LPN Salaries: How Much Do Licensed Practical Nurses Earn in Every State?
If you are interested in a nursing career, there are many ways you can fulfill this calling. You can start by enrolling in an LPN program if you want to test out the waters and decide if nursing is a good fit. You could also go for an Associate’s Degree or straight for a Bachelor’s. Regardless of what path you choose, there’s always room for improvement, for continuing education and career advancement.
As far as nursing careers go, you can become a Licensed Practical Nurse fairly quickly – training lasts around one year. Due to the substantial need for healthcare professionals, you are likely to easily find a job. Being an LPN serves as an excellent springboard for a future career in nursing. With an LPN program under your belt, it’s easier and faster to pursue either an ADN or a BSN program (depending on your goals, needs, and interests) and obtain that much desired RN role.
Naturally, due to the differences in education level, training and duties, Registered Nurses are, professionally, one step above LPNs and have much higher salaries. Yet, Licensed Practical Nurses are just as critical to the healthcare industry, and their wages are still above average compared to other occupations that require the same level of education.
Whether you already work as an LPN or are just considering embarking on this journey, it’s tremendously important to know what you can expect from a job. Find out everything you need to know from what LPNs do to how much they earn and how you can advance your career and earning potential if you start as a Licensed Practical Nurse.
What Is a Licensed Practical Nurse?
Licensed Practical Nurses (LPNs) – also known as Licensed Vocational Nurses in some states – are nurses who work under the supervision of Registered Nurses or physicians. Their role is, as their job title suggests, mostly practical.
Their primary duties include monitoring a patient’s health by performing tasks such as checking blood pressure. They can administer basic patient care that ranges from changing bandages, inserting catheters, and even starting intravenous drips in some states.
LPNs are also responsible for helping patients with everyday tasks, such as bathing, getting dressed, or eating. Generally, they must ensure patient safety and comfort while helping Registered Nurses provide the highest quality care to their patients. In some medical organizations, LPNs can also supervise Certified Nursing Assistants (CNAs). Their duties go beyond those of a CNA as LPNs offer more extensive care.
To become an LPN, one must complete an approved educational program, which generally takes around 12 to 18 months. This kind of program typically offers a certificate or diploma. LPNs must pass the NCLEX-PN in order to be able to practice. Still, the requirements for becoming an LPN are significantly less pressing than those for becoming a Registered Nurse. That also translates to lower pay and less responsibility. However, it is a great stepping stone on the way to becoming an RN.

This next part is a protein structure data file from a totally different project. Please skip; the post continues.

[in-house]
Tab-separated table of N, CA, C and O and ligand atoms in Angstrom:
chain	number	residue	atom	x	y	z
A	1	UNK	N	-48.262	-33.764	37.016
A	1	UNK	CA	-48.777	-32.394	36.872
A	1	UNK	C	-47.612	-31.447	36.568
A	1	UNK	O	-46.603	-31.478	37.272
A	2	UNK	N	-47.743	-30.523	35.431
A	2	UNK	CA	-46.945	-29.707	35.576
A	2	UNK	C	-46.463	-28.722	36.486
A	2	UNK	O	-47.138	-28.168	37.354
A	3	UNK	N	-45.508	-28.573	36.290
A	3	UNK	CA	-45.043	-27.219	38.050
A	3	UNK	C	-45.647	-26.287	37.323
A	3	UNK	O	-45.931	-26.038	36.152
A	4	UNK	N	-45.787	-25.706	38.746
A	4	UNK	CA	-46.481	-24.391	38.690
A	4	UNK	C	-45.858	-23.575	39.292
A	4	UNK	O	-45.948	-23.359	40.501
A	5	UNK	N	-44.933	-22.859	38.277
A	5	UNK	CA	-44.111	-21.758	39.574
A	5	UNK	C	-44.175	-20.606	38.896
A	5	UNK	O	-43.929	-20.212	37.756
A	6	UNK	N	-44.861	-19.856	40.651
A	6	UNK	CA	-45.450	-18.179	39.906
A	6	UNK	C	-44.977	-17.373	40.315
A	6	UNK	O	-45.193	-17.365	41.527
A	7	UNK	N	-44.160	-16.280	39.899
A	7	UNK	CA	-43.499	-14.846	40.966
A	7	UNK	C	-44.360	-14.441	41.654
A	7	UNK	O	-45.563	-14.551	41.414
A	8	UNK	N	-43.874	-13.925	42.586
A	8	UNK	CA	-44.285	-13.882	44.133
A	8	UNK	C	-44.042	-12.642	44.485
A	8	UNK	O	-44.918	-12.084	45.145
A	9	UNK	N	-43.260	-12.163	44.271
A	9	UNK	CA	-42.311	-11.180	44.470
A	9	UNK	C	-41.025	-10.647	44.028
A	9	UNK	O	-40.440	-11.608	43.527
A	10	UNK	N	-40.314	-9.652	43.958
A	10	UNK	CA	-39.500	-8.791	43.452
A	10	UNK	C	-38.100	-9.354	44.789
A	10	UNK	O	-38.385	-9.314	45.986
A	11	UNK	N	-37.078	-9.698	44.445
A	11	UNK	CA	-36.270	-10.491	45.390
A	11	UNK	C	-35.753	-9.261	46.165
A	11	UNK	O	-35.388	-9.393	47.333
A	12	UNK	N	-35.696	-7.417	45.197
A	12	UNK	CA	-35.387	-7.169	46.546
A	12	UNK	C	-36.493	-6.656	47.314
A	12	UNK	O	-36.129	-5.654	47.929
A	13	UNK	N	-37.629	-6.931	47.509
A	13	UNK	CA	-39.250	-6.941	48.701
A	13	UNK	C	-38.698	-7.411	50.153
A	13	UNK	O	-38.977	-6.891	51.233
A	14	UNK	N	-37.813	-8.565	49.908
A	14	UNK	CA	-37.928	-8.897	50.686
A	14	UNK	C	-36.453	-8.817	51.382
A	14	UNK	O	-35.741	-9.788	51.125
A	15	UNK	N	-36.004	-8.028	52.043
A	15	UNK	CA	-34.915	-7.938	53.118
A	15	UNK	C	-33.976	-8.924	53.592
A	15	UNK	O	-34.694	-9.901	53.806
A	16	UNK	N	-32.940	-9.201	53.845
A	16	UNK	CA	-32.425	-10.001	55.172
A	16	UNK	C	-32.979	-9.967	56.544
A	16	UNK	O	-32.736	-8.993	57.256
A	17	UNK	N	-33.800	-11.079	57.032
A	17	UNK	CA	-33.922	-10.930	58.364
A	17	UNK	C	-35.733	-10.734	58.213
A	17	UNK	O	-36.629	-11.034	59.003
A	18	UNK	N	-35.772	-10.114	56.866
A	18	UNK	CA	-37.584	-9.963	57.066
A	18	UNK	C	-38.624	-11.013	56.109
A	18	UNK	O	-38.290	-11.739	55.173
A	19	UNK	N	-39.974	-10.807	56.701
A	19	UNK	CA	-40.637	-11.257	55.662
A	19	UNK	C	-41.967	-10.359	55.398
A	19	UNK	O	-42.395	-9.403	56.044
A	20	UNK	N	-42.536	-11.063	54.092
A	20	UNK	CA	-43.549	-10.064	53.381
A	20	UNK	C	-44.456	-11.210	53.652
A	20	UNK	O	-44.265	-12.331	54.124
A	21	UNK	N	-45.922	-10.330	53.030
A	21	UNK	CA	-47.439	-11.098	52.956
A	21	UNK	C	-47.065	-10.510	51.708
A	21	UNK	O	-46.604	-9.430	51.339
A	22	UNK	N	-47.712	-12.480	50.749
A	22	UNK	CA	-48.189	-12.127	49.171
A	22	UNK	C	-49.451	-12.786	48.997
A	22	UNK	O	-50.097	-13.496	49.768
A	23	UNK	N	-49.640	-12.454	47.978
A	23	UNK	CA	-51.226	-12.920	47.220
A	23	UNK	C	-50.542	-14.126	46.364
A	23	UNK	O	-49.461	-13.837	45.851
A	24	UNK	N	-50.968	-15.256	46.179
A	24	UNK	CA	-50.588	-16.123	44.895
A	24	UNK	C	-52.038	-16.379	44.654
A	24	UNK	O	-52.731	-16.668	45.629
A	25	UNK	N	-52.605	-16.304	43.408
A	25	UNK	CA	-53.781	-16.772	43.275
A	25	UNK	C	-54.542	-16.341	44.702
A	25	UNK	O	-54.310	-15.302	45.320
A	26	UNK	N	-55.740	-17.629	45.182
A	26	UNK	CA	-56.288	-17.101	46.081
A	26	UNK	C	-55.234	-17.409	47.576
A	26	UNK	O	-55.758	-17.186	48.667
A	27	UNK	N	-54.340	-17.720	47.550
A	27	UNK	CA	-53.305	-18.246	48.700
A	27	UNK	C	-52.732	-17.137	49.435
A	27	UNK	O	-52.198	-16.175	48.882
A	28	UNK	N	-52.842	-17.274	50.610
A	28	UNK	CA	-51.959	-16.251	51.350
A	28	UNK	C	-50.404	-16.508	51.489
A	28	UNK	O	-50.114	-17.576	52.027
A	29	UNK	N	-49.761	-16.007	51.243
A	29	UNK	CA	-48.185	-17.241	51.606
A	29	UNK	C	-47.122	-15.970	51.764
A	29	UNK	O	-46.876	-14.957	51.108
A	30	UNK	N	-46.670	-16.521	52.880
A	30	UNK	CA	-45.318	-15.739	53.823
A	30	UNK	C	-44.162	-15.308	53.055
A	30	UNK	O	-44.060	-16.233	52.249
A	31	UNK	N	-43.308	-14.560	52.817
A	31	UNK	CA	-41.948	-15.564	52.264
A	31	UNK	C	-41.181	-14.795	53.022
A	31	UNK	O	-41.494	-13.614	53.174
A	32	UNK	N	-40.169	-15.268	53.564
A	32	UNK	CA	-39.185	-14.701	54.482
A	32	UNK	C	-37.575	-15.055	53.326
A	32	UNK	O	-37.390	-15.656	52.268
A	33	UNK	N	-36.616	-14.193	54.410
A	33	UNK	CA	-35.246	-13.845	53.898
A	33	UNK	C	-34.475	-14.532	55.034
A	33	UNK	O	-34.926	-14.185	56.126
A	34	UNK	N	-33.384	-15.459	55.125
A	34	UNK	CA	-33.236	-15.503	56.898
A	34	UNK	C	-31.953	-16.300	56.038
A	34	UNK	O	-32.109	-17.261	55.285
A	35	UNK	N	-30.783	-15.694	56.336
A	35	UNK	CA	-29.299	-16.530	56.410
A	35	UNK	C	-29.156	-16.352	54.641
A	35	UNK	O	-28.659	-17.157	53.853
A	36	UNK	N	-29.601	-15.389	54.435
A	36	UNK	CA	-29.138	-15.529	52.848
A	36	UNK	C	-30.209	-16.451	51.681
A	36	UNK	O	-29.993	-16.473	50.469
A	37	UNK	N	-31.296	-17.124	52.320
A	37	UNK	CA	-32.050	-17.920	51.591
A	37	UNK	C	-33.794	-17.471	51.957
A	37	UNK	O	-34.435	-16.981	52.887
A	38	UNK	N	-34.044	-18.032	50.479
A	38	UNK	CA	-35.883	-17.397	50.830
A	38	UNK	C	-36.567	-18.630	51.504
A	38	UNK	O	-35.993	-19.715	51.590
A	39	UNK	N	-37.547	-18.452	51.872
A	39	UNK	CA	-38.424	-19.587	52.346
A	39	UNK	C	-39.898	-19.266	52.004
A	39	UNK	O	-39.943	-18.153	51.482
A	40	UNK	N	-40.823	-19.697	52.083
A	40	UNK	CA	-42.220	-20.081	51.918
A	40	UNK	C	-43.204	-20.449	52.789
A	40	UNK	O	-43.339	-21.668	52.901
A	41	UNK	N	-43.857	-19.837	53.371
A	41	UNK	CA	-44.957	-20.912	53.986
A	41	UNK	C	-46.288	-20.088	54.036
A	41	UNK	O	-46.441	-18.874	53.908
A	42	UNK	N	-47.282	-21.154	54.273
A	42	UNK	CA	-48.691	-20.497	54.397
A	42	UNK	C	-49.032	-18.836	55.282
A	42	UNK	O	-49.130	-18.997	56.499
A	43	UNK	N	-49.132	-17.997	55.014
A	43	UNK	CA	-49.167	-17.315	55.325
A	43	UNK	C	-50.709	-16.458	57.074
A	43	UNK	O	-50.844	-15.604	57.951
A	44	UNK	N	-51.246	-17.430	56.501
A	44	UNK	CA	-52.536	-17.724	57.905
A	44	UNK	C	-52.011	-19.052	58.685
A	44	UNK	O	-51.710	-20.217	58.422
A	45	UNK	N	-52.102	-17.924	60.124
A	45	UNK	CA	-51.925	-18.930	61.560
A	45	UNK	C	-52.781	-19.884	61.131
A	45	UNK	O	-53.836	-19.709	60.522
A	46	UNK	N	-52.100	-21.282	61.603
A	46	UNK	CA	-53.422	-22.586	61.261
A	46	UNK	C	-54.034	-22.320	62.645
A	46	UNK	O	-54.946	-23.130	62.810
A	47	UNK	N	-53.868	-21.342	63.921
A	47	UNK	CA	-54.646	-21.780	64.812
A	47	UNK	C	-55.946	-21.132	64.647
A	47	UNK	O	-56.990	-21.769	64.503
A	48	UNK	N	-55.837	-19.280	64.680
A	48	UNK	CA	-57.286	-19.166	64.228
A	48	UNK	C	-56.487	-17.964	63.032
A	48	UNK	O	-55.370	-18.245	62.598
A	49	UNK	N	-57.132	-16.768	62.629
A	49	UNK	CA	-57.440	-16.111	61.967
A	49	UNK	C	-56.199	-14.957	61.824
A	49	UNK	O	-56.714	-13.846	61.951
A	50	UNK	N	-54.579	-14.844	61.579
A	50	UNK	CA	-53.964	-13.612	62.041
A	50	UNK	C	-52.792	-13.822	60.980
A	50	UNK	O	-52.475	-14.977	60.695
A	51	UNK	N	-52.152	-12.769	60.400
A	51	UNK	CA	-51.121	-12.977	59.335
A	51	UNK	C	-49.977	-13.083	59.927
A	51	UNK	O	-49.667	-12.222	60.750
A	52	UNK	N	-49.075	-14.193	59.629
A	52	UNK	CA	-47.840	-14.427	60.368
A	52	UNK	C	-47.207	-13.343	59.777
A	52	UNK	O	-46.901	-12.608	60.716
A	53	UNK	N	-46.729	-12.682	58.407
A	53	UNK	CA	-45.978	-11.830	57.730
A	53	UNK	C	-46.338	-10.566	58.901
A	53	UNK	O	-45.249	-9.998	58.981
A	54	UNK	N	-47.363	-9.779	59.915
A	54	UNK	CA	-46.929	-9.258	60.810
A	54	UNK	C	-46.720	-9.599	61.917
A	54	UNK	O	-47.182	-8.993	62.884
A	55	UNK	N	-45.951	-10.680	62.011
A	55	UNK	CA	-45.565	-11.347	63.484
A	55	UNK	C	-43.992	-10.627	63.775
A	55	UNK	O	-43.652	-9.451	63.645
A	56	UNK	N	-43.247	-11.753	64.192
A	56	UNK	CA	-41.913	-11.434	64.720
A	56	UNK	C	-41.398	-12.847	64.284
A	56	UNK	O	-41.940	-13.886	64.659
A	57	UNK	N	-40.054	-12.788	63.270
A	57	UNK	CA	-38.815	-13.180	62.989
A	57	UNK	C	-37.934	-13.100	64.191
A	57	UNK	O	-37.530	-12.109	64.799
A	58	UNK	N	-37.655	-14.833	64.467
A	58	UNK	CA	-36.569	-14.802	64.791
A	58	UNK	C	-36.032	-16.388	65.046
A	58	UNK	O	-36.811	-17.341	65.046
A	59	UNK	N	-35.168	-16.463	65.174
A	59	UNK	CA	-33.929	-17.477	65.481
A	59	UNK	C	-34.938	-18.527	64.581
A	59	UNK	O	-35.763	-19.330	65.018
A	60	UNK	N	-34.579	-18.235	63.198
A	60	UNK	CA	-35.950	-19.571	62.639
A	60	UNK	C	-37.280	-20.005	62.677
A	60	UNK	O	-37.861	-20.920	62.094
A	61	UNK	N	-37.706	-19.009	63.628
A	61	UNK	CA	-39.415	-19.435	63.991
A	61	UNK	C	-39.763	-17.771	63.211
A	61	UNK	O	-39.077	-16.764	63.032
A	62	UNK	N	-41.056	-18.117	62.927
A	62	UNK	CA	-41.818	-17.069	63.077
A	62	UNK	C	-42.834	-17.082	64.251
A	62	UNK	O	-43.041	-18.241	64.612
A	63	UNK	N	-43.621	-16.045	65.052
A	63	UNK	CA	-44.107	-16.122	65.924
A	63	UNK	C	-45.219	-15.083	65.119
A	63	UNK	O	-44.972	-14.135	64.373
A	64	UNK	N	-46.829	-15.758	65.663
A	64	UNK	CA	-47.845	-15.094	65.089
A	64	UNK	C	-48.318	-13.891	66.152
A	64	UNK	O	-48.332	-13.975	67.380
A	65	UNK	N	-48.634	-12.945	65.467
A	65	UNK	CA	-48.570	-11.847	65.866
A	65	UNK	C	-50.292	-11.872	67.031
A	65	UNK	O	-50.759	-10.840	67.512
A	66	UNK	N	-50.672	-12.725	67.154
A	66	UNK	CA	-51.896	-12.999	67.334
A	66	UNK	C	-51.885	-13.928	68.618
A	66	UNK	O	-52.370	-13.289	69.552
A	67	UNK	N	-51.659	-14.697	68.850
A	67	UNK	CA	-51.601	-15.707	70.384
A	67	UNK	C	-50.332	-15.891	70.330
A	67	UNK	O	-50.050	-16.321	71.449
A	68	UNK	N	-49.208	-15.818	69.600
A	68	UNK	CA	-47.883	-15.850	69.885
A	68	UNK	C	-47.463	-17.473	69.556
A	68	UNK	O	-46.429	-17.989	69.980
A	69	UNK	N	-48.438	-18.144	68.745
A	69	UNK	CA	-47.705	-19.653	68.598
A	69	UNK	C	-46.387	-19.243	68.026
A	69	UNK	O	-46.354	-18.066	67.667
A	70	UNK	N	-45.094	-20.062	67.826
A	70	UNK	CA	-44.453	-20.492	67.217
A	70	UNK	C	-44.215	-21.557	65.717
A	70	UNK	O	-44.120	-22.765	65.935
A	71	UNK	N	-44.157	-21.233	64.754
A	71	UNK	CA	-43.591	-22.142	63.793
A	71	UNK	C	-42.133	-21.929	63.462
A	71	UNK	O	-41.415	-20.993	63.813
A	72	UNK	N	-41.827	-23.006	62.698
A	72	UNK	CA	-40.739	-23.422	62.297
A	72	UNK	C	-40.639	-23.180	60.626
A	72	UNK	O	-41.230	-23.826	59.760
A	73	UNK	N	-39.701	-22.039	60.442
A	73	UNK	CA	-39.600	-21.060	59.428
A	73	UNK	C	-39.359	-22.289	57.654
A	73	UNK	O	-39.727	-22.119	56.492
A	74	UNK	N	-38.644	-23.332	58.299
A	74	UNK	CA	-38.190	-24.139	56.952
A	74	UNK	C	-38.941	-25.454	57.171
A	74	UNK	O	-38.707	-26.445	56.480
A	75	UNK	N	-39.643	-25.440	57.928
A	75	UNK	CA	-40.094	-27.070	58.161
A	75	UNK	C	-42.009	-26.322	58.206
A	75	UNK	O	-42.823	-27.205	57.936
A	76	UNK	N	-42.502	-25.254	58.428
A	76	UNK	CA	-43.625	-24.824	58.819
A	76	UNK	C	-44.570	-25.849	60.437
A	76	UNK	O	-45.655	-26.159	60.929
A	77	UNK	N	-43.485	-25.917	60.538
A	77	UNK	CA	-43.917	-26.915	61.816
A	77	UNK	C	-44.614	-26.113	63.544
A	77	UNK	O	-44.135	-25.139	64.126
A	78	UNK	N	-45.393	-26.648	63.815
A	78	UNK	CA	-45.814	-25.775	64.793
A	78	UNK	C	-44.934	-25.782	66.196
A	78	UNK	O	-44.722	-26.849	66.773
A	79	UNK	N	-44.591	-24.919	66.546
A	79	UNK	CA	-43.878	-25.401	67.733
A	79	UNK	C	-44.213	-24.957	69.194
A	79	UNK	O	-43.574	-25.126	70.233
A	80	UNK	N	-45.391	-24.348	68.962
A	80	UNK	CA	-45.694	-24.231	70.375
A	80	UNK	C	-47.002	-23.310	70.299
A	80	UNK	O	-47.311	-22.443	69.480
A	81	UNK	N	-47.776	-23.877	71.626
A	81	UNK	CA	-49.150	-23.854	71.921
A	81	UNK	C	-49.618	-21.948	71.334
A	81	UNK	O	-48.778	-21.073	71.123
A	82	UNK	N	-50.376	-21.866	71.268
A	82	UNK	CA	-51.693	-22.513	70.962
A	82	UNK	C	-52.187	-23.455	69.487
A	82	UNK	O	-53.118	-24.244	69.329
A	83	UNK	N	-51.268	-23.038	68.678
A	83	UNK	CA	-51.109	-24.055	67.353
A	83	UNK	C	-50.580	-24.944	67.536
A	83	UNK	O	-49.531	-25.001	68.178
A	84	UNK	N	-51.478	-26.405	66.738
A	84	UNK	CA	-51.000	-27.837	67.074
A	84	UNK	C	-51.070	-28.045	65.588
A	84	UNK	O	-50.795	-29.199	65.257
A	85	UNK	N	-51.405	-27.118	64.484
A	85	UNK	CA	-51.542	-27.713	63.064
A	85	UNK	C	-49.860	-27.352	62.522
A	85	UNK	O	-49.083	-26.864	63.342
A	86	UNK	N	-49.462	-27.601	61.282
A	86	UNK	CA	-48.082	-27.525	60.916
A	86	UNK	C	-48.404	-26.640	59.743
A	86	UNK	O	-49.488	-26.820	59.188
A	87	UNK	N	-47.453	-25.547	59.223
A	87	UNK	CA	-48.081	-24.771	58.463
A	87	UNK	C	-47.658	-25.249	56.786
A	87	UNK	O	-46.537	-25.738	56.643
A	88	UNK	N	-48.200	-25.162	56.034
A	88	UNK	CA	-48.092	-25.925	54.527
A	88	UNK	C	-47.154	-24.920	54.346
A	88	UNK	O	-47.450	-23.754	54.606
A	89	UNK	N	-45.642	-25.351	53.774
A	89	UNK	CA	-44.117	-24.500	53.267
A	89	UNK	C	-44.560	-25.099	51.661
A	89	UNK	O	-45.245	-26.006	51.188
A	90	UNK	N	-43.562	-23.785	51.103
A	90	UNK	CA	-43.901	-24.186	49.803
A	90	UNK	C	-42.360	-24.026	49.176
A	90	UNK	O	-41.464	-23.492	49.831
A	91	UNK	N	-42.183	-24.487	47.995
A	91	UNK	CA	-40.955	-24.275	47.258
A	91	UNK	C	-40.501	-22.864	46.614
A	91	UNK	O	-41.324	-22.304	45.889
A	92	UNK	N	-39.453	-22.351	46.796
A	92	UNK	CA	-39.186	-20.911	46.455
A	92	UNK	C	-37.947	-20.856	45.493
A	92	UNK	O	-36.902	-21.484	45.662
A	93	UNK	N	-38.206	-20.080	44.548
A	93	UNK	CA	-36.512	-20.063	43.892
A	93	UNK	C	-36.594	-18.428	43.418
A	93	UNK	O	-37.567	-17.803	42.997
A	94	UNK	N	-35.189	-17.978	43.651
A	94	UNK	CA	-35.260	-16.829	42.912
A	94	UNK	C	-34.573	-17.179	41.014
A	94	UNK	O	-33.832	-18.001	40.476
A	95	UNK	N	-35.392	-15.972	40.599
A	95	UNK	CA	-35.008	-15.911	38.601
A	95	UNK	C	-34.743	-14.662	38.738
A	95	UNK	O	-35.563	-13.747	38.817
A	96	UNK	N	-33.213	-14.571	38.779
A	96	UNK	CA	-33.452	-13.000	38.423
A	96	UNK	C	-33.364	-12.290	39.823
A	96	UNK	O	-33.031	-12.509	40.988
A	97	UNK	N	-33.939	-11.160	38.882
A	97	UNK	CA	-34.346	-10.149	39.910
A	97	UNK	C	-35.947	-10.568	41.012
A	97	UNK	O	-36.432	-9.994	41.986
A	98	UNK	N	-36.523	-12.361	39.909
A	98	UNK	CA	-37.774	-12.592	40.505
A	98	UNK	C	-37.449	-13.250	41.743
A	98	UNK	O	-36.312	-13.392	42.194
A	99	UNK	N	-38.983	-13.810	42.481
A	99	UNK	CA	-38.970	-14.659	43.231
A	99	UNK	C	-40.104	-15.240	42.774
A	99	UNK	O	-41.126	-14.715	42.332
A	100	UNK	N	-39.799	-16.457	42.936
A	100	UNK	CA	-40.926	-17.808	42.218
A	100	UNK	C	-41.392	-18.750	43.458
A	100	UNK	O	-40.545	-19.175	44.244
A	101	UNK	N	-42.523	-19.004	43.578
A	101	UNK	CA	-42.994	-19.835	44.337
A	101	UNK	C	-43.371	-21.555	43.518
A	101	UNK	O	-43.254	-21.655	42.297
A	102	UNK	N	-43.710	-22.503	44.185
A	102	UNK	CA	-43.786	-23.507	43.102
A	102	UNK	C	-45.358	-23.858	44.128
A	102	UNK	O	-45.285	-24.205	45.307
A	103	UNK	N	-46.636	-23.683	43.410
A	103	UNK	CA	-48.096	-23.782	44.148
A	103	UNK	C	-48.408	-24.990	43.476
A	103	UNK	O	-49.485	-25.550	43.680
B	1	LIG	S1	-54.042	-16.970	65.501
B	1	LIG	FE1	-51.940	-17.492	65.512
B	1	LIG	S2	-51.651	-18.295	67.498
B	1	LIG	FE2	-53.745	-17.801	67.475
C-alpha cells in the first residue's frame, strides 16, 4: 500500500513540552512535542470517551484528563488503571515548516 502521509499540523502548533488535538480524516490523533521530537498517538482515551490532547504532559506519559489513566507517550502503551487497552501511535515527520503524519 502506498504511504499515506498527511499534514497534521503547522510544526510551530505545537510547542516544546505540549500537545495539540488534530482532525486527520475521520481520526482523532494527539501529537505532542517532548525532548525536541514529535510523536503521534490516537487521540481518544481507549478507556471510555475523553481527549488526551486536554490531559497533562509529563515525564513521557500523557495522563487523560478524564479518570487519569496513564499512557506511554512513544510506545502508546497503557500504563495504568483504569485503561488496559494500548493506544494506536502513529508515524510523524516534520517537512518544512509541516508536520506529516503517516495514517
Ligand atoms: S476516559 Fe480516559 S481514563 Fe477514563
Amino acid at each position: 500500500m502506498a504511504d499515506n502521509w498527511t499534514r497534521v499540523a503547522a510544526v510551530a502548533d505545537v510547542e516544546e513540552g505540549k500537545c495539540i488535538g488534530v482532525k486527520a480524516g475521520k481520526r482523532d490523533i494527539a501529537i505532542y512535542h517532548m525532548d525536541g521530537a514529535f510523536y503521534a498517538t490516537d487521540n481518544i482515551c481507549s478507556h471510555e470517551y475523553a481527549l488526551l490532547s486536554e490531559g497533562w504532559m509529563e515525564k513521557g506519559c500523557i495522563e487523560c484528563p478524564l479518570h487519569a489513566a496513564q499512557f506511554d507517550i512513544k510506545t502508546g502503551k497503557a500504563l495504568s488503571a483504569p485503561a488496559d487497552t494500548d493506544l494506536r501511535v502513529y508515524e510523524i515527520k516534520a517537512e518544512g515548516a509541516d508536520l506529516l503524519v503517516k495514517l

Nightingale College’s Practical Nurse Diploma Program will prepare you for PN licensure and you’ll be ready to sit for the NCLEX-PN in as little as 12 months. It’s an excellent program specifically tailored to teach you to demonstrate quality, competent, and patient-centered nursing care.
How Much Do Licensed Practical Nurses Earn?
Similar to other nursing positions, LPN salary ranges depend on various factors, from the state in which they practice to years of experience or institution in which they work. However, according to the Bureau of Labor Statistics, the median annual salary for Licensed Practical Nurses in 2020 was $50,090.
According to the Bureau of Labor Statistics, in 2017, people who only hold a postsecondary non-degree award earned a mean wage of $37,670. On the other hand, LPNs earned in 2020 an average of $50,090. So, being an LPN is a great way to gain experience in nursing and get started on this meaningful career path. It’s also a good way to earn a fairly decent salary proportional to the investment of time, money, and energy you put in.
As a Licensed Practical Nurse, you would earn the highest wages an LPN in the US can earn in Alaska, where LPNs take home around $67,620 yearly. California is second, with an annual salary of $64,090, and Massachusetts is a close third, with a yearly wage of $60,400. But at the same time, it’s worth mentioning that the level of employment in these top-paying states also differs significantly. In Alaska, only 330 LPNs are employed; in Massachusetts, that number surpasses 14,700, while in the Sunshine State, over 71,320 LPNs were employed as of May 2020.
In contrast, among the states where LPNs earn the least amount of money are West Virginia, where LPNs earn $38,940 yearly; South Dakota, with an annual wage of $39,420, and Mississippi, with its $40,340 yearly salary for Licensed Practical Nurses.
So, either you’re considering this as a first step towards a nursing career or are already working as an LPN and want to compare your earning potential in different parts of the US, if you are curious about how much LPNs make in every state, we have the answers. Below, you will find a list of all the 50 states and how much do Licensed Practical Nurses make in each of them.
Licensed Practical Nurse average salaries in every state*
|Annual mean wage|
Hourly mean wage
*Data gathered from the Bureau of Labour Statistics.
Where Do LPNs Find Employment?
Licensed Practical Nurses can find employment in a variety of settings; however, the most popular place where LPNs can find jobs is nursing care facilities. Currently, over 199,760 LPNs work in skilled nursing facilities, where they earn, on average, $51,200 yearly.